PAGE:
HAVANA — Cubans called it the “one-two punch.” After Hurricane Charley battered the island less than a month ago, decimating 70,000 homes and racking up a billion dollars in damage, Ivan was fast approaching on Friday, packing deadly Category 4 winds and rain.
Cuban Civil Defense authorities have divided up the island in red and yellow zones, the colors signifying different phases of alert and response.
Evacuations began Friday in six eastern provinces, placed on red or full alert.
Some 100,000 people have fled their homes and authorities expect to order the evacuation of up to half a million people before the monster storm makes landfall sometime on Sunday. Thousands of cattle are being evacuated as well.
The western provinces of Pinar del Rio and Havana, including the capital city, are on yellow alert where residents of low-lying areas are being told their evacuation order could be issued with just a few hours notice.
Over 300,000 boarding school students were sent home early so that authorities could convert their schools into government-run shelters. Many of these schools are large enough to house as many as 5,000 people.
Radio Reloj, the island’s all-news radio station, is broadcasting around-the-clock emergency hurricane updates from Cuba’s National Meteorological Institute and orders from the Army’s Civil Defense unit.
Castro: 'Remain calm'
Despite the gravity of this storm, Fidel Castro appeared on national television late Thursday, straining to remain optimistic. He urged people to “remain calm and disciplined.”
The Cuban president added, “The number one thing is to protect lives. We’ll work out the rest. It may take time but we will recover.”
As Castro showed maps downloaded off the U.S. government’s National Weather Service internet web site, he voiced every Cuban’s biggest fear: Ivan would sweep across Havana, the vulnerable Cuban capital.Slideshow: Hurricane watch
No money for hurricane proofing
The historic city of 2 million people is not prepared for a hurricane.
Unlike the scenes in Florida, only 90 miles away, there are no big hardware stores stocking emergency supplies, no special steel shutters or planks of disposable plywood.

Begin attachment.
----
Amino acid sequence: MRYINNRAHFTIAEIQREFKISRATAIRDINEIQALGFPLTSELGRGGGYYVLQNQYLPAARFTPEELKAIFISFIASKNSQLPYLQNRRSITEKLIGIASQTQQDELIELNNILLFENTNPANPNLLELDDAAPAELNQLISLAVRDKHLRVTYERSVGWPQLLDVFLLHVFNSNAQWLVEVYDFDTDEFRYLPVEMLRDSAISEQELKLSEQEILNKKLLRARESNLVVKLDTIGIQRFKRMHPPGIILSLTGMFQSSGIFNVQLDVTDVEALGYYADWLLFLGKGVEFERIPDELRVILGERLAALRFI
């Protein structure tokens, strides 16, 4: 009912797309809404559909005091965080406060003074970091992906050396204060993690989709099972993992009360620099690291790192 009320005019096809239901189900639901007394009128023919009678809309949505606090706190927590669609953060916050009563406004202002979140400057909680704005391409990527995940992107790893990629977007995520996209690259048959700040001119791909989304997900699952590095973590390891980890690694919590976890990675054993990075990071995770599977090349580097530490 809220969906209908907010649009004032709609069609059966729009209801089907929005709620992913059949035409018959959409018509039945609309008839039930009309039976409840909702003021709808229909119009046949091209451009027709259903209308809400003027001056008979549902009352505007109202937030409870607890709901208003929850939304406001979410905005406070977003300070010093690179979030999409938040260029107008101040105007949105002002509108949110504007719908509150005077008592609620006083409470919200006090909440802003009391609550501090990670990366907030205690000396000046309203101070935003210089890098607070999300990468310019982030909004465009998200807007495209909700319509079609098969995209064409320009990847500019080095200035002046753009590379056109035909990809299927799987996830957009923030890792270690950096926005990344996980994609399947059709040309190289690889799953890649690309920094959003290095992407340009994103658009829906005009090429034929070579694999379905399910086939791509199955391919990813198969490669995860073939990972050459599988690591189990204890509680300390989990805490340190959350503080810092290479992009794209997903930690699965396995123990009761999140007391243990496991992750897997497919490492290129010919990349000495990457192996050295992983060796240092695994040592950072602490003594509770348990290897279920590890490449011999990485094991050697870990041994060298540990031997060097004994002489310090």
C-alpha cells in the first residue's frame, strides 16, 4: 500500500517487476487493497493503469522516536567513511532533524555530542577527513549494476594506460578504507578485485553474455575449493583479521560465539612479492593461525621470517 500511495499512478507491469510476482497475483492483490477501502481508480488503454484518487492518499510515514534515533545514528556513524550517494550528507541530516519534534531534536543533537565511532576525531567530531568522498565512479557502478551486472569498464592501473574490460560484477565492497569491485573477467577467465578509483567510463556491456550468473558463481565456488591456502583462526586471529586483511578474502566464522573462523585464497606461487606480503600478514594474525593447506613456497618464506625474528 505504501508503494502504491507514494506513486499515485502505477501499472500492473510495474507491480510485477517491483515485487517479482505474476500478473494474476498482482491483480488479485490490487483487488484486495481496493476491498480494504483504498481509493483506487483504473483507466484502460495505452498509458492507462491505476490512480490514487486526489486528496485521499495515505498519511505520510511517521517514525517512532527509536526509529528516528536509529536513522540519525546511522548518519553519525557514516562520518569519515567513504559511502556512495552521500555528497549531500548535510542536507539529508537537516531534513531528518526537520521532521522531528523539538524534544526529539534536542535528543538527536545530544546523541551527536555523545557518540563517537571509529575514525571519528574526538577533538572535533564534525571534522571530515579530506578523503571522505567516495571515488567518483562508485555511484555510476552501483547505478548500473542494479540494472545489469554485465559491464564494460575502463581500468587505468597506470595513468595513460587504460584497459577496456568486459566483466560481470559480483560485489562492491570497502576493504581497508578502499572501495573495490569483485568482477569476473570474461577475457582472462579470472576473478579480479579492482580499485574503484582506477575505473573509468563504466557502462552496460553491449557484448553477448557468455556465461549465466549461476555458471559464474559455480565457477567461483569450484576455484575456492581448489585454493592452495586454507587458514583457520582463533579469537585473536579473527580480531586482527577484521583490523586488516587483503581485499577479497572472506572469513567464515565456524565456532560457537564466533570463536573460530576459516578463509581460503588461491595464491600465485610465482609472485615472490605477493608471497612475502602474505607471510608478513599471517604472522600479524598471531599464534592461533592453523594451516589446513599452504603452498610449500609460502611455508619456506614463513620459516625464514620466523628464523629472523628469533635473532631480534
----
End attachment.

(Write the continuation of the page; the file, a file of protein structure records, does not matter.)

Instead, some glass windows have a few strips of masking tape that will do little to shield anyone from a shattering wind. Most windows are made of wood.
This is the Caribbean and a country of poor people. Homes here are open — normally to catch the slightest breeze to offset the tropical heat. Roofs are weak, many buildings crumbling.
No one is flocking to the grocery store or gas stations. In general, people don’t have the cash reserves to stock up on groceries, nor is there a variety of goods available.
For example, car batteries are the most sought-after consumer product at the moment. But they are only available on the black market at double the normal price.
While a small generator locally costs as much as $900 — a fortune for your average Cuban — innovative people power their homes with $50 car batteries. But they sold out after Hurricane Charley smashed into the island’s power grid and shut off the lights. Some southern coastal towns are still without power.
No one doubts that a direct hit on Havana will cause the maximum damage, especially if Ivan stalls over the city.
Dr. José Rubiera, the island’s top meteorologist and an expert at predicting hurricanes, described the storm as “relentless.”
He fears Ivan will pummel Cuba for as long as 12 hours, leaving tens of thousands homeless.
Mary Murray is an NBC News producer based in Havana.